Anyone who grew up during the Cold War and through the Cuban Missile Crisis understands this state of mind. And while my parents never resorted to building a bomb shelter, we and most of my friends had a rough kitchen, an old sofa, a snowy television set and musty bedding – in fact, complete living quarters – in our unfinished basements. The reason given to us little ones was that “it’s cooler down there in the summer.”
I don’t recall any adult talking with us about the threat of nuclear annihilation. They simply drilled us on ducking under our desks or lined up the hallways. But the TV featured all those cheesy 1950s low-budget black and white movies about the unstoppable monsters created by nuclear radiation, not to mention most of the Twilight Zone episodes.
My parents had a running argument about who was going to tuck me in and hear my prayers at night. In addition to a good little Catholic child’s minimum prayer requirements, I’d tacked on a good 15 minutes’ worth of “protect me from”s. The list included tornadoes, hurricanes, fire, the Giant Behemoth Monster, giant ants and radiation poisoning.
Most of all, though, I ended my list with the request, “don’t let me be the only one left.” This was inspired by a still-chilling movie, Five, and by the Twilight Zone episode where a far-sighted, bookish and timid Burgess Meredith is the only survivor of a nuclear blast and is given the brief joy of stumbling upon the New York Public Library. (Rod Serling ends this particular story by breaking Burgess’s reading glasses, a plot twist for which I’ve never forgiven him.)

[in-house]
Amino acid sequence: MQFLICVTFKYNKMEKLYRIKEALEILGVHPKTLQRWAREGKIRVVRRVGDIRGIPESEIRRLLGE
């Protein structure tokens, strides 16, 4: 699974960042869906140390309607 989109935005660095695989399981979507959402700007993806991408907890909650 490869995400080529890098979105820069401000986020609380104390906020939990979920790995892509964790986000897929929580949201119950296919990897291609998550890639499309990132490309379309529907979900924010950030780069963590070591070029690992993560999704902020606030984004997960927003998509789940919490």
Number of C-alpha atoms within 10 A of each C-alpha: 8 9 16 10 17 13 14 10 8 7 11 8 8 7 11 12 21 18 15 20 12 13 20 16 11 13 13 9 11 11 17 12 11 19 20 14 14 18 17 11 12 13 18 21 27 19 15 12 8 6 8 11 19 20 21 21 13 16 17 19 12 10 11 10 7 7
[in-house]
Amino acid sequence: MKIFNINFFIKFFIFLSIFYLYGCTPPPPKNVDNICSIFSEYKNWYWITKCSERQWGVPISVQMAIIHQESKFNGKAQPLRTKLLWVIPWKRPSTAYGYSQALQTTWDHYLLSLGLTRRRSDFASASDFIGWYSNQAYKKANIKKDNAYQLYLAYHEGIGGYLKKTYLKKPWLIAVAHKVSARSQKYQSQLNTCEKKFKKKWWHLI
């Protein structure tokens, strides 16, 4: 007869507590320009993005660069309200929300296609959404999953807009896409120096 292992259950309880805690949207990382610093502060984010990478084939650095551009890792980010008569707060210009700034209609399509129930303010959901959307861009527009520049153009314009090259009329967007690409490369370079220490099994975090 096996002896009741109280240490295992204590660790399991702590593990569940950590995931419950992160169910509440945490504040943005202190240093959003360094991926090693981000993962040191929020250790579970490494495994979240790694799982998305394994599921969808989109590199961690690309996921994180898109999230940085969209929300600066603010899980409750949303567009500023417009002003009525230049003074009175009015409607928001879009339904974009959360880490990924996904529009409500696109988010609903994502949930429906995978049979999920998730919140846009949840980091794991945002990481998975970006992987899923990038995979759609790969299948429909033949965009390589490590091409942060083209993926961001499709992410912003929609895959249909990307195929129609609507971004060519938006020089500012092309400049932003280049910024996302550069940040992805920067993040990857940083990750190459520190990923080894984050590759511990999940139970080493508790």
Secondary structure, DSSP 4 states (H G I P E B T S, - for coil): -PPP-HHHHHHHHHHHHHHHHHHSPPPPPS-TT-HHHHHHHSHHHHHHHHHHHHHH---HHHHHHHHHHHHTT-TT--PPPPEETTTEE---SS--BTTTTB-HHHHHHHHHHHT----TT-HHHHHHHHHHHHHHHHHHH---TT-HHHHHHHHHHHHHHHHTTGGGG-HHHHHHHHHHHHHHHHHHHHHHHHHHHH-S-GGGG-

My mother was much more communicative about going into survival mode during the 1970s oil crisis she was convinced was going to cause economic collapse and, therefore, anarchy. So she bought a lot of beans.
That we were not a particularly bean-eating family did not faze her. Come the collapse, we would be fed. Our German Shepherd Dog would also be fed since she stocked up on, inexplicably, Dinty Moore Beef Stew for him, which we all secretly conspired to steal from him as we huddled in our basement waiting for beans to soak. Our theory was that, while our neighbors might try to storm our compound in search of canned goods or powdered milk, no one wanted the beans.
Strangely, though, it wasn’t until almost ten years after my mother’s death and after we’d moved her bean stash twice, that any of us thought to throw them out. They’d become like furniture by this time.
So I’ve unwittingly taken on my mother’s survival mode tendencies, though I try not to act on it unless absolutely justified. Mostly it’s just under the surface. It’s a habit of mine that wherever we are, I look around for hiding places for every member of the family. It’s just a brief flip of a thought and I’ve never refused to stay somewhere if I couldn’t find it.
And I’ve always kept it low-key so as not to frighten the Heirs when they were little. My mother huddling in the hallway during thunderstorms hardly gave me the sense of confidence I needed to face The Amazing Colossal Man and the angry guy in the gas line who realized he was trying to get gas on an even day with an odd license plate.